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Not Touching


Title: Not Touching

Author: chelle

Author's email:

Author's URL:

Fandom: Highlander

Category: Slash

Pairing: Duncan/Methos

Series: Touch

Archive: Ask first

Rating: PG

AN: The idea for this was the result of a challenge from Marguerite. I wasn't going to write it, but then I spent some time with the Emu. She can be very persuasive. Kamil and Marguerite both looked this over for me. Thank you, ladies. Thank you to the SO as well. Song lyrics are from Chuck Berry's "Talking About You." Copyright 1961. I'm going to have to stop setting stories at Joe's soon. I'm running out of blues records. For Emu.

The sharp, tell-tale buzz of Immortal presence caused to Duncan to pause mid-step, but the feeling coalesced quickly, from a general sensation of Immortal to a clearer, more distinct feeling of Methos. Smiling to himself, Duncan opened the door.

Methos was sitting at the bar, head bobbing in time with the music. He turned toward Duncan, and their gazes locked. Methos smiled.

Duncan answered the smile with one of his own, moving to take the empty seat next to Methos. He gestured to the bartender, who placed a beer in front of him, and turned toward the stage. Joe was playing. Duncan watched his friends' hands as they moved over the guitar, coaxing music from wood and strings. Artistic talent was one of those things that amazed him. He had none of it himself, and unlike Walter he didn't long for it, but he liked to be near it, liked being an appreciative audience.

He glanced at Methos, wondering if the other man had any unmentioned talents. Writing perhaps. He'd often wondered if the prose in Methos' journals soared, or if it was dry or pedantic or just plain dull. Given Methos' love of words he suspected the former, but, in truth, he didn't want to know. Methos as a gifted writer, capturing life's moments in clear, lucid prose was an image he liked and wasn't prepared to give up. Not even for the truth.

Methos must have become aware of Duncan's scrutiny, because he turned to look at Duncan.

Duncan raised his beer in salute, and then brought it to his lips.

Methos gave him a quizzical look, and then copied the gesture, before returning his attention to the stage.

Duncan tried to follow his lead, tried to focus on the stage, but he couldn't. His attention kept getting drawn back to the man at his side. Methos was leaning against the bar, one arm resting on it, but he wasn't leaning straight back. His body was at an angle, and it was angled toward Duncan. Duncan wondered if that meant anything. It could be that Methos wanted to be closer to him, either consciously or unconsciously, or it could simply be that he was more comfortable this way.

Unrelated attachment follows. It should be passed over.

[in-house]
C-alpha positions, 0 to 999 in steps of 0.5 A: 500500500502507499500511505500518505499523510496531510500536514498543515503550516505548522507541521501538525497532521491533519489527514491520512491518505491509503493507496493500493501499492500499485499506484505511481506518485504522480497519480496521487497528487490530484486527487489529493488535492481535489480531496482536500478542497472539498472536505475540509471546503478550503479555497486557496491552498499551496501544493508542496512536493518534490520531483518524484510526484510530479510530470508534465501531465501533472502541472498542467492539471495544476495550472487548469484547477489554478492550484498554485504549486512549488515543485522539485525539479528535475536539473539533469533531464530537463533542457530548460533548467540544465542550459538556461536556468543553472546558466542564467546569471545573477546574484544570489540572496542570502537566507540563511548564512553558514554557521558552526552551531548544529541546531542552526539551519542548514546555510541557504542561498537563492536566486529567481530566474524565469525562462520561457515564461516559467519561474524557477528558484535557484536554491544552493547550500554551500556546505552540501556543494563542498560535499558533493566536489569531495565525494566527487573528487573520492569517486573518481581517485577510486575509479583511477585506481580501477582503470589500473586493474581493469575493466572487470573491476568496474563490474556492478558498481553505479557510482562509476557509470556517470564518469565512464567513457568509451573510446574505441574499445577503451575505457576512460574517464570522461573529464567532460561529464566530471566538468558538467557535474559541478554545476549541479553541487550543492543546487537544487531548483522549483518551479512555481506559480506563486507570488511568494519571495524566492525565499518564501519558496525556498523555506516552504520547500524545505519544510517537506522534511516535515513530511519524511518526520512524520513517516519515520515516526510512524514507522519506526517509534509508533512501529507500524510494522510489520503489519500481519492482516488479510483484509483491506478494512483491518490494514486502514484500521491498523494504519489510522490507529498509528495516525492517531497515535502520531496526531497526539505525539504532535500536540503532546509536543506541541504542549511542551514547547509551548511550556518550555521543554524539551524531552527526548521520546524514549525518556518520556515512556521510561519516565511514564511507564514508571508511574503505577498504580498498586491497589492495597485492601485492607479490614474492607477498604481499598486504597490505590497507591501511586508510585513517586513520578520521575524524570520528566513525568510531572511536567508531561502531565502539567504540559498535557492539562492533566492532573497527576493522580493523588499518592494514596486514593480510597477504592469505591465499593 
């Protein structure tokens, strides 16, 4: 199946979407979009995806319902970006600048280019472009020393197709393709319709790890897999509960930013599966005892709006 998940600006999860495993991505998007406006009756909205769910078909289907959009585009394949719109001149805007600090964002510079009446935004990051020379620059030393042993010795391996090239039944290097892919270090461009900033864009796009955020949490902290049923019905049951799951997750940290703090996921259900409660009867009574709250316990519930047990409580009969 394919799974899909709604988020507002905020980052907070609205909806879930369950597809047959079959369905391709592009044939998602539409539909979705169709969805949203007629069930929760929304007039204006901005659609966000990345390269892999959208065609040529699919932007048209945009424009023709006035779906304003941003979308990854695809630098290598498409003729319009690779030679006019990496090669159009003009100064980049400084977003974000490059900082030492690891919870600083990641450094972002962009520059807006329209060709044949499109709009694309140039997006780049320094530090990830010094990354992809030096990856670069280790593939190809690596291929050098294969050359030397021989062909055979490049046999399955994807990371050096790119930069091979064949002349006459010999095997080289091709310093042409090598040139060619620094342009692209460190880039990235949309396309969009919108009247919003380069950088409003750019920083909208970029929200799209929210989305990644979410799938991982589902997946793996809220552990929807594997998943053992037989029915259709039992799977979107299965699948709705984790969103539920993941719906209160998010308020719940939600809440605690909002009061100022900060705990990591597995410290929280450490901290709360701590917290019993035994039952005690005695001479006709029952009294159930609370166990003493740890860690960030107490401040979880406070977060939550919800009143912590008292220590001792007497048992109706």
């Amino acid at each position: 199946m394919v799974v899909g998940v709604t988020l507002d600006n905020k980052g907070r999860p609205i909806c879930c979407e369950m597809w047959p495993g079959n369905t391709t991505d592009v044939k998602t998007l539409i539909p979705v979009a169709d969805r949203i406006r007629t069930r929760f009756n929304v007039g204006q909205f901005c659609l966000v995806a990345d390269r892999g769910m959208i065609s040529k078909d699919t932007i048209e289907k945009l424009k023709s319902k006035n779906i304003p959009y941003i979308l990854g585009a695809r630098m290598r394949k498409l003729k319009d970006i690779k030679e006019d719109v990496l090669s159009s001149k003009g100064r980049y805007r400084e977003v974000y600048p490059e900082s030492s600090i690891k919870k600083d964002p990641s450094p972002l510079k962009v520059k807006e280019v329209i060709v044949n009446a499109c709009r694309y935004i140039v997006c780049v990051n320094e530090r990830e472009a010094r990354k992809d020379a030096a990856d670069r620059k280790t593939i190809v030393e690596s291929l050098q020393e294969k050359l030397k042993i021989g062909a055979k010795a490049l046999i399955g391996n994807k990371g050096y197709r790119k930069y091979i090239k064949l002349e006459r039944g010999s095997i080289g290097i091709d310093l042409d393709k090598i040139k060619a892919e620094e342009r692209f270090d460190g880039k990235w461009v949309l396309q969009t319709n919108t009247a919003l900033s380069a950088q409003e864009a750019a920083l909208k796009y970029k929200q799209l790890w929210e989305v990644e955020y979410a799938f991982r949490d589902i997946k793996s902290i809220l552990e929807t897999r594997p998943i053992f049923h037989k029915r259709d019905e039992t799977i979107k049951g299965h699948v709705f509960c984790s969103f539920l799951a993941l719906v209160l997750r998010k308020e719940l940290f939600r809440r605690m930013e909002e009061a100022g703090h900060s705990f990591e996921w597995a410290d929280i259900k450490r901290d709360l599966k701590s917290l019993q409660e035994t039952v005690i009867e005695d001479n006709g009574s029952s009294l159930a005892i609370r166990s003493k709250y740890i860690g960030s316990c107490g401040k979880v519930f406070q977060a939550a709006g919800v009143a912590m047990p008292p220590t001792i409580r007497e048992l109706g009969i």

Duncan leaned against the bar himself, only an inch or so from Methos' arm. Duncan had no questions about his own motivations. He wanted to be near Methos, had wanted it for a long time.

Suppressing a sigh, Duncan forced himself to concentrate on the music.


The set ended and some of the customers rose to leave, making their usual table available. Methos tilted his head in the direction of the table. Duncan nodded; Methos picked up his beer and began to wind his way through the crowd.

Duncan followed, keeping his gaze on the space between Methos' shoulder blades. He was not going to let his gaze drift lower.

Methos took the chair closest to the wall, leaning back and slouching down into the chair, his legs falling apart. One hand he rested on the table next to his beer and the other on his thigh.

Duncan wasn't going to look at that hand, or the denim it rested on.

"They're really on tonight," Methos said, drawing Duncan out of his thoughts.

"Yeah," Duncan answered, stretching his own legs out in front of him. He'd taken the chair closest to Methos, and when he stretched his left leg bumped into Methos'. "Richie's back," Duncan said, more to distract himself from the feel of Methos' calf against his own than because he wanted to talk.

"Not the brightest thing he's ever done," Methos observed.

Methos was right. Richie had no business being in France, let alone Paris. "No, I tried to talk to him, but you know how the young are."

Methos grinned. "Yeah, I do."

"Since he's insisting on staying I decided to try and broaden his cultural awareness."

"Really? How?"

"I'm taking him to the opera tomorrow."

Methos chuckled. "Sadism, MacLeod? I heartily approve."